WASHINGTON – China and Russia continue to lead in this year's International Piracy Watch List. Canada,Mexico and Malaysia follow close behind.
At a news conference Thursday held in the U.S. Capitol the Congressional International Anti-Piracy Caucus revealed the top five countries where the making and selling of illegal copies of movies,music and books is the most prevalent.
In a press release,the Recording Industry Association of America said an estimated $18 billion is lost in sales annually due to global piracy.
It has been an issue in China due to the country's lax copyright infringement laws. In China alone,an estimated $2.2 billion in revenue was lost due to piracy in 2006,according to the caucus.
Since late 2006,Russia has been trying to get into the World Trade Organization. But it before it can,it must enforce copyright law and make reducing piracy a priority. According to the anti-piracy caucus,an estimated 65 percent to 85 percent of creative works distributed in Russia are pirated. Rep. Adam B. Schiff,D-Calif.,added that Russia is home to one of the largest Internet pirate site – allofmp3.com.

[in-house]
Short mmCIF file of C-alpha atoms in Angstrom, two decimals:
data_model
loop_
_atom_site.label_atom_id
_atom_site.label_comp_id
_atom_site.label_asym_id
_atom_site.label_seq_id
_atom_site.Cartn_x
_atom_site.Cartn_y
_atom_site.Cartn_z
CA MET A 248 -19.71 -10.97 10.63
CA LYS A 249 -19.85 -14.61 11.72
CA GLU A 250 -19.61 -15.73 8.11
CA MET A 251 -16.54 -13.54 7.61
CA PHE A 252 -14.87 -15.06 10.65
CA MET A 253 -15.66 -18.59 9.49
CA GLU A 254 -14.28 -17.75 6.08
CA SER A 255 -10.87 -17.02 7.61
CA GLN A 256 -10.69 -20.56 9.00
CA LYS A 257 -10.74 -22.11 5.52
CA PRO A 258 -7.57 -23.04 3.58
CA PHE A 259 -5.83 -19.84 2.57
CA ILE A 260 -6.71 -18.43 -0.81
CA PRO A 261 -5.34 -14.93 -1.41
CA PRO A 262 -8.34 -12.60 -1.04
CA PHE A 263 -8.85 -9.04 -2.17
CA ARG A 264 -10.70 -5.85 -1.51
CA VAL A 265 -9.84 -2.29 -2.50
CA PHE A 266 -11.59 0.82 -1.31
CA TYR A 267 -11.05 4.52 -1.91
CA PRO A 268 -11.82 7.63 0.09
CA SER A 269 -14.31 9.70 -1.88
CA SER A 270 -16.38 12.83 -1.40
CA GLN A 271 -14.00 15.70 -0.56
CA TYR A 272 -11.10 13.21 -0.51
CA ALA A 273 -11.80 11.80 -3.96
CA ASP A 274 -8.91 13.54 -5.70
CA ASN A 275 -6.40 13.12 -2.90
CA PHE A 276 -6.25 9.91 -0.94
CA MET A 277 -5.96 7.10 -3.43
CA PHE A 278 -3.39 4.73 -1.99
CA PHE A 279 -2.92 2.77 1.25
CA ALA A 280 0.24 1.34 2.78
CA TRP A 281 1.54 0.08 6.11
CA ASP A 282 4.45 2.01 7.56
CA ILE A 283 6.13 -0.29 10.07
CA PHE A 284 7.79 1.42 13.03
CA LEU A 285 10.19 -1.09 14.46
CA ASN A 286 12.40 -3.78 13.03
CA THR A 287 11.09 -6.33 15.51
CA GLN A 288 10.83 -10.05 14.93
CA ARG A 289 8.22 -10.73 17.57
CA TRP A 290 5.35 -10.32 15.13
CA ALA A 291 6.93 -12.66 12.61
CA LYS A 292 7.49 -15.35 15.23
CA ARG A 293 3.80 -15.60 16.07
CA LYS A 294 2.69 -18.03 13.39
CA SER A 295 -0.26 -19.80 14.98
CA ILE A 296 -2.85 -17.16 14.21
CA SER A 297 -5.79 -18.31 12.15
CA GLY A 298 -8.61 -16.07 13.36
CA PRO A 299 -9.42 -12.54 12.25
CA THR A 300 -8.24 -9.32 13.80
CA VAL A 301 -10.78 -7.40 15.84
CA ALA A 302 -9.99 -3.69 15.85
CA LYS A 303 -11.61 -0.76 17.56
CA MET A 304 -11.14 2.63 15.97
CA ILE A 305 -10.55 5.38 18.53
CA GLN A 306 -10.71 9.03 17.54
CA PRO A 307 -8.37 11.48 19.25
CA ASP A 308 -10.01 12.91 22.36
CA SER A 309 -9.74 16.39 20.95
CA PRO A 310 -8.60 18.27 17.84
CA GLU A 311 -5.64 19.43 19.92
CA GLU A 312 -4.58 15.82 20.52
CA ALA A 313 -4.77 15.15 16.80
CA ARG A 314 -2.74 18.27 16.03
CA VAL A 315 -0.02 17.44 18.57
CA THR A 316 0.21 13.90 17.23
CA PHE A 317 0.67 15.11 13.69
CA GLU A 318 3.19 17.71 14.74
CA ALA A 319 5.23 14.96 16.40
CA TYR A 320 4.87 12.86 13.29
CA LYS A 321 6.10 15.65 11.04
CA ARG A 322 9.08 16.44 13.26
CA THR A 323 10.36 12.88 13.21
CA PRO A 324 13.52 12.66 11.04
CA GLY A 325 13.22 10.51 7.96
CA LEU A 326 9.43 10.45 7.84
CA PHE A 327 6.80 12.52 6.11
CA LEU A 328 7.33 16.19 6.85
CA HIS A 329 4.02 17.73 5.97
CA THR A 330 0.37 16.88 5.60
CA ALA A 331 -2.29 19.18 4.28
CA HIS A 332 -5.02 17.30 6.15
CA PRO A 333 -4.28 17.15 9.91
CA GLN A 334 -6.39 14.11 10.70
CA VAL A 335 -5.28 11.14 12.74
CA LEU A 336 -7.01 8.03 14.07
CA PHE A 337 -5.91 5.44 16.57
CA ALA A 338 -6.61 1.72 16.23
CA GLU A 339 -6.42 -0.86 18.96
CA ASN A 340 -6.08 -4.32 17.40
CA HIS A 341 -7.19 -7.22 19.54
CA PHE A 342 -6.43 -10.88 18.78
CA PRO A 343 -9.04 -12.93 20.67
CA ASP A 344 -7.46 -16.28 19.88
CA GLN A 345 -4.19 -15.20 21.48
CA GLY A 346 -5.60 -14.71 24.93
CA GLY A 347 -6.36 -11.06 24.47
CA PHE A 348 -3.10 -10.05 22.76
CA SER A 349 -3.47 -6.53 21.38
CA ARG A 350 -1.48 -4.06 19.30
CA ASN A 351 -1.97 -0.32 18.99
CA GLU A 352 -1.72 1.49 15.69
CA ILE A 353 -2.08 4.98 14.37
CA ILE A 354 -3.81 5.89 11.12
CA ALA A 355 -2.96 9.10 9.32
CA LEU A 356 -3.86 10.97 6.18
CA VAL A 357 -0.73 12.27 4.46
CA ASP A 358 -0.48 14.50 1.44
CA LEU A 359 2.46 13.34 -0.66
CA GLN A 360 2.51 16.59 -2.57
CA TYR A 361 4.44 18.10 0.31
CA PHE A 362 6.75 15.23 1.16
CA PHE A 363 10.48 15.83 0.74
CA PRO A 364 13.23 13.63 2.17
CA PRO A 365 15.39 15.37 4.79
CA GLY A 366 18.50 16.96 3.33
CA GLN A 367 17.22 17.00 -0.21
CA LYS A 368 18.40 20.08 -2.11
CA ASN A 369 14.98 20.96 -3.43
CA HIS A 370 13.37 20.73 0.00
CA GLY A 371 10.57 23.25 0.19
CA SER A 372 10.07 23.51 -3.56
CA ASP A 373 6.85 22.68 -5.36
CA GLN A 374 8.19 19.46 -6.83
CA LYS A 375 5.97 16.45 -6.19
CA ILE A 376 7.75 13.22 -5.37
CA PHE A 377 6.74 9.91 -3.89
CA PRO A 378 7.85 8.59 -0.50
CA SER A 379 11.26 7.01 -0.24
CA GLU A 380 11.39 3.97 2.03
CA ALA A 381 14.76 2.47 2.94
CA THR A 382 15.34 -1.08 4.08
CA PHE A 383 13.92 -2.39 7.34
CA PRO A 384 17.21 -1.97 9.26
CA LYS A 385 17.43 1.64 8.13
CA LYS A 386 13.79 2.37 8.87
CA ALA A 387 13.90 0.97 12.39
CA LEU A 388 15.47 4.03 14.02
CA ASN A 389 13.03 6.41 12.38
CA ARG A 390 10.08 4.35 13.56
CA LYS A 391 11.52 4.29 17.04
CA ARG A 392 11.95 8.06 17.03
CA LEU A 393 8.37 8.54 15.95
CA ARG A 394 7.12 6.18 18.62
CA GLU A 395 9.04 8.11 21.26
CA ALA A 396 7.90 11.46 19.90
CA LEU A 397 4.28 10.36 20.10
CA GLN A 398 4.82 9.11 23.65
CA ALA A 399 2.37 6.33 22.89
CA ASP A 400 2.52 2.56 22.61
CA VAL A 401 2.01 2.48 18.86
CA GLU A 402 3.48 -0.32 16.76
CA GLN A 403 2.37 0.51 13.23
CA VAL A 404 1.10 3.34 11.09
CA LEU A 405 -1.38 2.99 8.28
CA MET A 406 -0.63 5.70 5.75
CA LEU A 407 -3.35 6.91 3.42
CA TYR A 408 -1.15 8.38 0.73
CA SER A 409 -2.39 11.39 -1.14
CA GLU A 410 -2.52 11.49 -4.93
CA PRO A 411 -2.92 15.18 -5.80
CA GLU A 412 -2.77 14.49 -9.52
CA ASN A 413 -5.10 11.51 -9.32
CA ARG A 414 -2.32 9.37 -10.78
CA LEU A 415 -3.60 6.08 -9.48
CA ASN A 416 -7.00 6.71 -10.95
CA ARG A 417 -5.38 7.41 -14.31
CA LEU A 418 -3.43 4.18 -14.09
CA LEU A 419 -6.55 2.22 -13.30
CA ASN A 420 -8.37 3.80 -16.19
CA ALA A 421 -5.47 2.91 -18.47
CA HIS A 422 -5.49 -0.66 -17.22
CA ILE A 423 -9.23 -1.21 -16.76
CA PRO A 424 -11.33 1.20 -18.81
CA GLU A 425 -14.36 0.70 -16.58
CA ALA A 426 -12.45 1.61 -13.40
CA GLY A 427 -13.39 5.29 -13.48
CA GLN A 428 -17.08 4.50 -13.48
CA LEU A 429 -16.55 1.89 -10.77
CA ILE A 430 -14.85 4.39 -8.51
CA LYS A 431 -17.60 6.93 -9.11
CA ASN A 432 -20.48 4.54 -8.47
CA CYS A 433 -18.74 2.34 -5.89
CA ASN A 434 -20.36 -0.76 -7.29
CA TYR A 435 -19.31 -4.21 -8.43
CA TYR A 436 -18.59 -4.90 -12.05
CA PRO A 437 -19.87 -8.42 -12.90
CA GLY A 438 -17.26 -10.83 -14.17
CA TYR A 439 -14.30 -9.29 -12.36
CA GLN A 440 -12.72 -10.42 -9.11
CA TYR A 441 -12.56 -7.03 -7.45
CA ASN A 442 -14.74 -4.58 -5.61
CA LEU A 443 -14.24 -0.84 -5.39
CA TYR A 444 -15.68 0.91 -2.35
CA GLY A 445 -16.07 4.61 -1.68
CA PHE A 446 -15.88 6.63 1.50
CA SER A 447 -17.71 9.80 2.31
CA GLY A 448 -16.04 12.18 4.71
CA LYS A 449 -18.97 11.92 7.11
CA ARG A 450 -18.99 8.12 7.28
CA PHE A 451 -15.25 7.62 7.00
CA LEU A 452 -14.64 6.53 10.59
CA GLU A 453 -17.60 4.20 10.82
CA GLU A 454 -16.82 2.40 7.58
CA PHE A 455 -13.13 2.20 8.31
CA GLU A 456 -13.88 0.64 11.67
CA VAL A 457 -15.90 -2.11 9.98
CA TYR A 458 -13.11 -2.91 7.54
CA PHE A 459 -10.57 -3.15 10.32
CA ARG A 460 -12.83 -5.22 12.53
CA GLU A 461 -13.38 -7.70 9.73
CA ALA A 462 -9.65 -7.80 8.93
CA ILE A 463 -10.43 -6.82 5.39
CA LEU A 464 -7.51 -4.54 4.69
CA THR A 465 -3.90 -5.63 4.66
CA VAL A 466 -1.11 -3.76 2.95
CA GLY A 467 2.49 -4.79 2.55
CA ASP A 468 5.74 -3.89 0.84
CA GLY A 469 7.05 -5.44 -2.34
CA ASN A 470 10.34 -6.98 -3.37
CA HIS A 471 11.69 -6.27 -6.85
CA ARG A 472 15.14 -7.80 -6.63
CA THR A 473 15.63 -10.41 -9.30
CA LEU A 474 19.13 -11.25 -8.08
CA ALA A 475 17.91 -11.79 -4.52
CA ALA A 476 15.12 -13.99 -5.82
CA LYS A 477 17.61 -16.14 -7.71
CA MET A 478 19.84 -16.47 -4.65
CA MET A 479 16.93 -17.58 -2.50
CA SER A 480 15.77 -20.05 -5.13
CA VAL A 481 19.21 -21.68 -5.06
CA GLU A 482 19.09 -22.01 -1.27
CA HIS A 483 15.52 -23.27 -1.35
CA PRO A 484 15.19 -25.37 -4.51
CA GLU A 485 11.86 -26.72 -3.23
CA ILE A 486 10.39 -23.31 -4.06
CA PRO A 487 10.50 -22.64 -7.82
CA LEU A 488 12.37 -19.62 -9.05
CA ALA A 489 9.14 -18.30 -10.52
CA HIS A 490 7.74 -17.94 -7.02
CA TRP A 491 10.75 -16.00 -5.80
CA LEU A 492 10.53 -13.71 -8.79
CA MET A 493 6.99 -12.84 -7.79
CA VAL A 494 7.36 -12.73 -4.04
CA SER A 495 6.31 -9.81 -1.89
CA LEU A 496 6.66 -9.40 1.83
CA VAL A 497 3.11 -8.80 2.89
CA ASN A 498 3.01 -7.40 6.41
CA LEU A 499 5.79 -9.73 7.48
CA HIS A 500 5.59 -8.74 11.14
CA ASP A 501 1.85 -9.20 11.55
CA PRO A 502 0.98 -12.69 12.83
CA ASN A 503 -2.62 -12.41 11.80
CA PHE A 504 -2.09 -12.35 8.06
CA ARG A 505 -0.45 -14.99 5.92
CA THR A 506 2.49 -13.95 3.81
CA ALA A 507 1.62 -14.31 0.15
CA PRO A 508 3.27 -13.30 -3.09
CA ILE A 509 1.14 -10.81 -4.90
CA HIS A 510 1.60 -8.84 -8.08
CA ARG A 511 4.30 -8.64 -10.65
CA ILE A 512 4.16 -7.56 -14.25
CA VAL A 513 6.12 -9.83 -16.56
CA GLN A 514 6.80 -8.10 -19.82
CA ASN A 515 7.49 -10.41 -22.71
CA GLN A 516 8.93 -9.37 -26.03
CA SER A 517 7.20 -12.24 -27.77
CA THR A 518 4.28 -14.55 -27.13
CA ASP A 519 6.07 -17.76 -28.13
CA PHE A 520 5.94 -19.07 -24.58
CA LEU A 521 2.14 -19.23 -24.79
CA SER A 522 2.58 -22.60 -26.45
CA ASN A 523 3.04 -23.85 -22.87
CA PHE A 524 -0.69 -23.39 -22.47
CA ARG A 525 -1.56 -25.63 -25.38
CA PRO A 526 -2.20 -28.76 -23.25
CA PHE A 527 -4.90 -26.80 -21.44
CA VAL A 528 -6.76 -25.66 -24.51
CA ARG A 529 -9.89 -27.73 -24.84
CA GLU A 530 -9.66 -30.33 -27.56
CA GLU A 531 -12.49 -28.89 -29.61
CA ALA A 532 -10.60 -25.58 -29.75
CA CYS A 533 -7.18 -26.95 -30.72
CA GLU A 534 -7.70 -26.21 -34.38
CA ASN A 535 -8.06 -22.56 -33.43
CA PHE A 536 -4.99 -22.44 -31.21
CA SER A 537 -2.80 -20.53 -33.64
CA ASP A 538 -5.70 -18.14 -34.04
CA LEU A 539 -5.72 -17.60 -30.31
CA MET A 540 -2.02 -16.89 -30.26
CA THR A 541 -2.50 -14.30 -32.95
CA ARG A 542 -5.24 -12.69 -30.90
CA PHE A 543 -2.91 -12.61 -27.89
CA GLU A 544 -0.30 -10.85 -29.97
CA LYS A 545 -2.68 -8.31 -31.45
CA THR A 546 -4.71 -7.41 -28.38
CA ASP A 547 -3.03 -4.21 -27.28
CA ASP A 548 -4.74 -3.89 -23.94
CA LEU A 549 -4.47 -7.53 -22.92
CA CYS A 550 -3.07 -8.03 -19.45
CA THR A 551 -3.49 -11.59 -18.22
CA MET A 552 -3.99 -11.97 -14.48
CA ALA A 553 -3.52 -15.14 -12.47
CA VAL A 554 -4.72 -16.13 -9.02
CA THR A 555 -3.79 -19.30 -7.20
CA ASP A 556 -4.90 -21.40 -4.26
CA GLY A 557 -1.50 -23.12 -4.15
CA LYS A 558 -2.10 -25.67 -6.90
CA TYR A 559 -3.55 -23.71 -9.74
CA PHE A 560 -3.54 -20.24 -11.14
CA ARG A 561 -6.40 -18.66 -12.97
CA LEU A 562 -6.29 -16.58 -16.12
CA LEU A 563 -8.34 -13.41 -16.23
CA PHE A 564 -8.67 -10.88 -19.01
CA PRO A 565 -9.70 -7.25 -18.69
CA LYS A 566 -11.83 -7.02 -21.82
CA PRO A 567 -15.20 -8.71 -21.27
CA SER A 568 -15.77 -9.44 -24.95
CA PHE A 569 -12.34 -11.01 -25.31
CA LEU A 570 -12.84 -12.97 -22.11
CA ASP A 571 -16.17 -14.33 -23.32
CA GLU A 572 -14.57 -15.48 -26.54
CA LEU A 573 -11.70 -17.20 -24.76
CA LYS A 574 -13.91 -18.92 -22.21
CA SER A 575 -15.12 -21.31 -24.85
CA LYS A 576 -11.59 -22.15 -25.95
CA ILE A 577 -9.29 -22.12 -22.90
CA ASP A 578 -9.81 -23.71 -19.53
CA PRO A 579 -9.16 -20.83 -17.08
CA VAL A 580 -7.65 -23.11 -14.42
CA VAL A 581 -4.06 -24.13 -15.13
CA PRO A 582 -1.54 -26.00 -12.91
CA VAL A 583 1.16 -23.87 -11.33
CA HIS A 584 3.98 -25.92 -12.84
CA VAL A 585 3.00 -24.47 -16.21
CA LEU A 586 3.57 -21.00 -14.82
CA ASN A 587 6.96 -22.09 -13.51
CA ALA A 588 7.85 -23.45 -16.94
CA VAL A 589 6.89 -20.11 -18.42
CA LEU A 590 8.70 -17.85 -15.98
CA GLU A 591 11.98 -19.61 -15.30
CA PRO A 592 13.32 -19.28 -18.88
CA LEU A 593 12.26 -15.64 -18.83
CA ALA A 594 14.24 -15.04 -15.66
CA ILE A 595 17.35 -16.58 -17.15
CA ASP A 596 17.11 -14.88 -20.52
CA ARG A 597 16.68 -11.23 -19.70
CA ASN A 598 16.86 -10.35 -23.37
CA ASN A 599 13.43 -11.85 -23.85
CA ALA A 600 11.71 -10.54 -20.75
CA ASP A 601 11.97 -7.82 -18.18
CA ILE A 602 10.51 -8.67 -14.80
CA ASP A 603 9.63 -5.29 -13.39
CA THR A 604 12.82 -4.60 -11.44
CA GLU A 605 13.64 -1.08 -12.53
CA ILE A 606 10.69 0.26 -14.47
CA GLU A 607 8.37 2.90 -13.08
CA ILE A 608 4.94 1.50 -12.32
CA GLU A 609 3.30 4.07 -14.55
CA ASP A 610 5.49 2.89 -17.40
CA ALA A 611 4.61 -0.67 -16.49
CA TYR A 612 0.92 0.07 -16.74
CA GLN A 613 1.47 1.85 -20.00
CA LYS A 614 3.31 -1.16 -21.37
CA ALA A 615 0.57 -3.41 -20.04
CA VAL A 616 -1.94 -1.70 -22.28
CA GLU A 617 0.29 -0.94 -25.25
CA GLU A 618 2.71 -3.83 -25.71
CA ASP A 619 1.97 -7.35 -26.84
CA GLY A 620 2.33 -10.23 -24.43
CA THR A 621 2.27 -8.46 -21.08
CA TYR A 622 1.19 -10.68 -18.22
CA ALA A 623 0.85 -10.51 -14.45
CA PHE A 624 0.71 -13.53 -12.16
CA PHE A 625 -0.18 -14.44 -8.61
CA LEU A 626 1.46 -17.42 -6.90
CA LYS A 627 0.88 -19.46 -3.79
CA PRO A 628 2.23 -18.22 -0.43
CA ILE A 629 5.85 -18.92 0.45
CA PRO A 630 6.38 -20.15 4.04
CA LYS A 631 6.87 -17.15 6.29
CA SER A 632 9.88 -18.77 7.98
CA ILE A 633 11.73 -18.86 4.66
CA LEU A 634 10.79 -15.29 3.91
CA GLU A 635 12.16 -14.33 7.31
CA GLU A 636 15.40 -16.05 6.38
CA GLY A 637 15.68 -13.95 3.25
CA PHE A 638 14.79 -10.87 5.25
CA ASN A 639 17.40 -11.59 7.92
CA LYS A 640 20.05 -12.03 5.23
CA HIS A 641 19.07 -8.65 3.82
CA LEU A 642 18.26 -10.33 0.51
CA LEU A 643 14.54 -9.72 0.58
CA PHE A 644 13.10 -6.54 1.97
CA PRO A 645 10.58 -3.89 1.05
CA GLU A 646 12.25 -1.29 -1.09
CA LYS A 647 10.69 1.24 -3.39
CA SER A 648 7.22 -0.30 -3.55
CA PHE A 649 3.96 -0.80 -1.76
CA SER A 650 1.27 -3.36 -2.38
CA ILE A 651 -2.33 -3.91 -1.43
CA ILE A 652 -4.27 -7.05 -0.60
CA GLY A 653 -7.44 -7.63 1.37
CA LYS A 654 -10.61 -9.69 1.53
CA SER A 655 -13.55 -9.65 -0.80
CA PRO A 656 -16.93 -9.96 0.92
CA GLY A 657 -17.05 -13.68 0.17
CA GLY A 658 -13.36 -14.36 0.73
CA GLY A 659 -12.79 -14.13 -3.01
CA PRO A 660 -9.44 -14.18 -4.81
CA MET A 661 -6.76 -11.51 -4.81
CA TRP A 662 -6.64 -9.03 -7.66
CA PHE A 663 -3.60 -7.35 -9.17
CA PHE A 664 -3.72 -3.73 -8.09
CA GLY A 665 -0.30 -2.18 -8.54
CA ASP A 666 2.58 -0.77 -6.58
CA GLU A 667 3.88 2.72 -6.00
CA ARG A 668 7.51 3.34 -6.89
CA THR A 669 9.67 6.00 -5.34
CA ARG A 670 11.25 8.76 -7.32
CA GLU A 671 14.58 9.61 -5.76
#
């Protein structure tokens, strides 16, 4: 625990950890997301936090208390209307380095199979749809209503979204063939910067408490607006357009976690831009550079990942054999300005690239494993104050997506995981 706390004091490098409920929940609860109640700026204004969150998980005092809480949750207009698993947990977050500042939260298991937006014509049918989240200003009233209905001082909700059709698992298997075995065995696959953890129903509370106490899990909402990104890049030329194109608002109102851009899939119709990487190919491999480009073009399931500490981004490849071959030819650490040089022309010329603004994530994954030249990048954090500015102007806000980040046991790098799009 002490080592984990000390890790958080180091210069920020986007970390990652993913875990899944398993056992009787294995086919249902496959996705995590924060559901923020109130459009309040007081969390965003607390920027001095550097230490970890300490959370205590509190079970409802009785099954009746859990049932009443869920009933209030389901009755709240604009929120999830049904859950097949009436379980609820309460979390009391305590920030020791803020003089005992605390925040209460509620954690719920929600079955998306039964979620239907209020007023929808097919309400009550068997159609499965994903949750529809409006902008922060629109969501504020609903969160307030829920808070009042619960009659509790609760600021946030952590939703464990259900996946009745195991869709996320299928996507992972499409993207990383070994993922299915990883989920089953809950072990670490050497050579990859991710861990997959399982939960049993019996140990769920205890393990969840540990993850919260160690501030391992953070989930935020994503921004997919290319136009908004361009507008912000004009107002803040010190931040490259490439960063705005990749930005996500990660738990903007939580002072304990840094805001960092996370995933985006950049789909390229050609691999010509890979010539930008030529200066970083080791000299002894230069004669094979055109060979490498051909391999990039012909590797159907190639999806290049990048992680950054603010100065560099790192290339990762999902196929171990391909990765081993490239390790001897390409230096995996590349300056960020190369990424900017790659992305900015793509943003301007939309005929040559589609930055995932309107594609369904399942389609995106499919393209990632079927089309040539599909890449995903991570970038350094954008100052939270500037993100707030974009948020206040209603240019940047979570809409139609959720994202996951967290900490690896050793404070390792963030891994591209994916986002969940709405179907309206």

“Each day that this Web site and others are permitted to continue is another day that Russia has failed to live up to its promises,” Schiff said. “Russia should not be permitted to join the WTO,until they could demonstrate their commitment to intellectual property protection.”
Patricia S. Schroeder,president of the Association of American Publishers Inc.,also talked about the reality of book pirating in China.
“In China,we're finding that universities take everything we've got,” Shroeder said. “Everybody feels very free to take it.”
Canadian copyright laws have not been updated to include the changes in technology over the past decade. Therefore,Rep. Bob Goodlatte,R-Va.,said,criminals have not been deterred from the illegal activity.
Goodlatte said recordings from movie theater screens are a growing problem in Canada. The recordings are sold before the movie is released on DVD.
“Illicit camcording in Canada is growing astronomically,and infringing camcorded works are increasingly being exported to foreign markets,” Goodlatte said. “We strongly encourage Canada to criminalize camcording and provide penalties severe enough to deter this prevalent and frequent activity.”
Malaysia and Mexico have the same problems. Neither has been enforcing copyright laws,according to the caucus. However,the U.S. is encouraging Mexico to train judges to deal with the issue properly.
With Amazon's decision this week to offer music without digital rights management,it may become harder for countries to control this growing problem of piracy.